Joint Press Conference with U.S. President George W. Bush and Russian President Vladimir Putin (Excerpts)

July 15, 2006

Weapon Program: 

  • Nuclear
  • Missile

Related Country: 

  • Iran

. . .

Q: Mr. President, let me address my question to both of you. There has been a lot of concerns about proliferation of weapons of mass destruction. And having discussed this issue, could you share the results of your talks? And also, if you could let me, we all can see that you enjoy good personal relationships, but do you notice any deterioration of ties on a state level between the two countries? Thank you.

PRESIDENT BUSH: What was the first part of the question?

Q: Have you discussed proliferation of weapons of mass destruction and missile delivery, and what are the results of your talks?

PRESIDENT BUSH: We sure have. We talked about our concerns about Iran developing a nuclear weapon, or Iran having the capacity to make a nuclear weapon, and we talked about North Korea. And the results of our talks are that we agree that we've got to work together to send a common message to both that there is a better way forward for these leaders.

And so we're working with Russia and our partners to develop Security Council resolutions that will send a clear message. One thing is for certain, that if the Iranians see that the United States and Russia are working together on this issue, they'll understand the seriousness of our intent.

. . .

PRESIDENT PUTIN: I have already mentioned that we will not participate in any crusades, in any holy alliances. This is true. I reaffirm our position in this matter. But our common goal is to make the world a more secure place, and certainly we'll be working with all our partners, including the United States, in order to address this problem. It is for this reason that we are joining our efforts with other G8 countries.

And I have to say that this is not some kind of plot against a particular country, where a certain problem emerges, be it missile or nuclear proliferation. We are seeking not only for the possibility of controlling this or that process; we are seeking opportunities for ensuring their legal access to nuclear technology. It is to this end that we have adopted our joint initiative on the creation of international centers for uranium enrichment and reprocessing of spent nuclear fuel. These are not unilateral actions aimed at trying to block somebody's access to something. This is a search for solutions that could ensure development in the world, at the same time would make the development secure in terms of nuclear nonproliferation and missile nonproliferation.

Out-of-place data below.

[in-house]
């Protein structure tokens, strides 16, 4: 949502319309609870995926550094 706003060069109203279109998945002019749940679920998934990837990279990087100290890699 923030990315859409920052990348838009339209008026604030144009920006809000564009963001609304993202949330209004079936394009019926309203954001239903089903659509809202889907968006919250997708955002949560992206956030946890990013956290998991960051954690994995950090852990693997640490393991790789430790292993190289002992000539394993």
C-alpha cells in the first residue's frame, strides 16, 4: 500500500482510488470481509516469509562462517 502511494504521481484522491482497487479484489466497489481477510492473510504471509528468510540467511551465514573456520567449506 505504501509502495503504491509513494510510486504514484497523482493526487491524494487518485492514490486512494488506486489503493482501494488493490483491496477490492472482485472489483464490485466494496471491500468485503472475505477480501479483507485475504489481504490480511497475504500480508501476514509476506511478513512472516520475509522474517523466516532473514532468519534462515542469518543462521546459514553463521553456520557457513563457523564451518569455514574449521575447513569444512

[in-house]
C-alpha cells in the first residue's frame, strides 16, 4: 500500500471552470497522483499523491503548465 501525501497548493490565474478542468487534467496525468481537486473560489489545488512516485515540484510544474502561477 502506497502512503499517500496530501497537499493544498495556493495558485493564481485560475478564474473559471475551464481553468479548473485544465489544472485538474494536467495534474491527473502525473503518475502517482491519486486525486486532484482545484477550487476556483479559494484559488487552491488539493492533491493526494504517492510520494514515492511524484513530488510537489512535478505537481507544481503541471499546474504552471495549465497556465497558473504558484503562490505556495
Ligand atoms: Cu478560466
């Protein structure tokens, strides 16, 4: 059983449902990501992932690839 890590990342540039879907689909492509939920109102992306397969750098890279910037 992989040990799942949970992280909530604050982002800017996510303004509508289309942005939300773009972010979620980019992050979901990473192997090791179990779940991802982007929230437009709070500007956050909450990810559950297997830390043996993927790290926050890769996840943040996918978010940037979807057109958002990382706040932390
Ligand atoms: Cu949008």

We're satisfied with the level of exchanges at the working level, which we have achieved in terms of bilateral cooperation. At the summit's end, in the context of the U.N. Security Council, we will continue our work tonight and tomorrow in the course of our discussion with our partners who are arriving in St. Petersburg.

Q: Mr. President, we know that you talked about Iran and North Korea. Let me ask you if you moved forward at all on these issues? Did you ask Russia to take specific steps, for example with Iran to agree to U.N. sanctions? Did you discuss what you could move on in North Korea to move it forward?

And, President Putin, is Russia now willing, if necessary, to vote for sanctions in the United Nations to stop Iran's nuclear preparations?

PRESIDENT BUSH: We strategized on both issues. But this isn't the first time that we've talked together to -- on how to solve problems. You might remember that Russia proposed a very interesting way forward for Iran. It was the Putin government that said to the Iranians, if you want a civilian nuclear power program, we will support you in that; however, we will provide the fuel and we'll collect the spent fuel. I thought it was a very innovative approach to solving the problem. I strongly supported the initiatives.

So, Bill, to answer your question, this isn't the first time that we have strategized on how to solve this problem. And, yes, we talked about the U.N. Security Council resolution. And, no, I'm not going to tell you the particulars about the conversation. I will tell you, however, that there is common agreement that we need to get something done at the U.N. And I'm confident we will be able to do that. And there's agreement that we need to get something done on North Korea at the United Nations.